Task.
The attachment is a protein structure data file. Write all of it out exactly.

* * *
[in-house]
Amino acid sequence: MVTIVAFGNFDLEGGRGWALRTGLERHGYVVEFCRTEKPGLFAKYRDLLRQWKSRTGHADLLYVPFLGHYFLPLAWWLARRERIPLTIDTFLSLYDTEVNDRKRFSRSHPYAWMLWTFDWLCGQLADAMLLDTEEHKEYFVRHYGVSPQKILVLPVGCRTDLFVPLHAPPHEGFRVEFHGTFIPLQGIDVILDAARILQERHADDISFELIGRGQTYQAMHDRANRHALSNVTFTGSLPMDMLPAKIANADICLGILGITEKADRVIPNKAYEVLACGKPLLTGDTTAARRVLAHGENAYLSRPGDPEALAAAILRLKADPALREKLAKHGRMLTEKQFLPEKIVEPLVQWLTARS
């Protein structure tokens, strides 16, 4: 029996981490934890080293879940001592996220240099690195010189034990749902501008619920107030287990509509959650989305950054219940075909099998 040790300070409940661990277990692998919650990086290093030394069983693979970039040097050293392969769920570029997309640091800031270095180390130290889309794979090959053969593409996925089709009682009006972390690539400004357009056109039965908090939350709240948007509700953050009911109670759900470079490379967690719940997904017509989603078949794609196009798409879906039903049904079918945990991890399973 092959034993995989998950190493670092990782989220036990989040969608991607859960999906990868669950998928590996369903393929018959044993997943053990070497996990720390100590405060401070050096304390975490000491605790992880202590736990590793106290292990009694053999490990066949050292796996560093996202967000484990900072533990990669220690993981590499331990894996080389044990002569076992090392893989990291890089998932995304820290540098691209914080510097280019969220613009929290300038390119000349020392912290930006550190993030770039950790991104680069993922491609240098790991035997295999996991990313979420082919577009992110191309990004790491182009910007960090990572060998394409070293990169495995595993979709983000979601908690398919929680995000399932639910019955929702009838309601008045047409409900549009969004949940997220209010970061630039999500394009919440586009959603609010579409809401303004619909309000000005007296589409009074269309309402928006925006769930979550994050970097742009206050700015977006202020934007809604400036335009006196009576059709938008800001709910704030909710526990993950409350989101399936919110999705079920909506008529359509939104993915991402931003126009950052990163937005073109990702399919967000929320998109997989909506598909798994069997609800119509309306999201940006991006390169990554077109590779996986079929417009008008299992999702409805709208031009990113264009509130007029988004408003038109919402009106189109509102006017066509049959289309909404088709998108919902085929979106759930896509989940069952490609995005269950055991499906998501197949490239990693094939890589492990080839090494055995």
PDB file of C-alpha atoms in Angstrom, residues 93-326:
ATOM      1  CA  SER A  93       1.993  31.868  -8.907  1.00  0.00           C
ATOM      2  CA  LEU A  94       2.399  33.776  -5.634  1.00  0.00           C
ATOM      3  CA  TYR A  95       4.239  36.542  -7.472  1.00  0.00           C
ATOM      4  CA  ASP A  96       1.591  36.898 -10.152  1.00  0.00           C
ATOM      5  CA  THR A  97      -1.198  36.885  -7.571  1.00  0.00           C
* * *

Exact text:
[in-house]
Amino acid sequence: MVTIVAFGNFDLEGGRGWALRTGLERHGYVVEFCRTEKPGLFAKYRDLLRQWKSRTGHADLLYVPFLGHYFLPLAWWLARRERIPLTIDTFLSLYDTEVNDRKRFSRSHPYAWMLWTFDWLCGQLADAMLLDTEEHKEYFVRHYGVSPQKILVLPVGCRTDLFVPLHAPPHEGFRVEFHGTFIPLQGIDVILDAARILQERHADDISFELIGRGQTYQAMHDRANRHALSNVTFTGSLPMDMLPAKIANADICLGILGITEKADRVIPNKAYEVLACGKPLLTGDTTAARRVLAHGENAYLSRPGDPEALAAAILRLKADPALREKLAKHGRMLTEKQFLPEKIVEPLVQWLTARS
């Protein structure tokens, strides 16, 4: 029996981490934890080293879940001592996220240099690195010189034990749902501008619920107030287990509509959650989305950054219940075909099998 040790300070409940661990277990692998919650990086290093030394069983693979970039040097050293392969769920570029997309640091800031270095180390130290889309794979090959053969593409996925089709009682009006972390690539400004357009056109039965908090939350709240948007509700953050009911109670759900470079490379967690719940997904017509989603078949794609196009798409879906039903049904079918945990991890399973 092959034993995989998950190493670092990782989220036990989040969608991607859960999906990868669950998928590996369903393929018959044993997943053990070497996990720390100590405060401070050096304390975490000491605790992880202590736990590793106290292990009694053999490990066949050292796996560093996202967000484990900072533990990669220690993981590499331990894996080389044990002569076992090392893989990291890089998932995304820290540098691209914080510097280019969220613009929290300038390119000349020392912290930006550190993030770039950790991104680069993922491609240098790991035997295999996991990313979420082919577009992110191309990004790491182009910007960090990572060998394409070293990169495995595993979709983000979601908690398919929680995000399932639910019955929702009838309601008045047409409900549009969004949940997220209010970061630039999500394009919440586009959603609010579409809401303004619909309000000005007296589409009074269309309402928006925006769930979550994050970097742009206050700015977006202020934007809604400036335009006196009576059709938008800001709910704030909710526990993950409350989101399936919110999705079920909506008529359509939104993915991402931003126009950052990163937005073109990702399919967000929320998109997989909506598909798994069997609800119509309306999201940006991006390169990554077109590779996986079929417009008008299992999702409805709208031009990113264009509130007029988004408003038109919402009106189109509102006017066509049959289309909404088709998108919902085929979106759930896509989940069952490609995005269950055991499906998501197949490239990693094939890589492990080839090494055995």
PDB file of C-alpha atoms in Angstrom, residues 93-326:
ATOM      1  CA  SER A  93       1.993  31.868  -8.907  1.00  0.00           C
ATOM      2  CA  LEU A  94       2.399  33.776  -5.634  1.00  0.00           C
ATOM      3  CA  TYR A  95       4.239  36.542  -7.472  1.00  0.00           C
ATOM      4  CA  ASP A  96       1.591  36.898 -10.152  1.00  0.00           C
ATOM      5  CA  THR A  97      -1.198  36.885  -7.571  1.00  0.00           C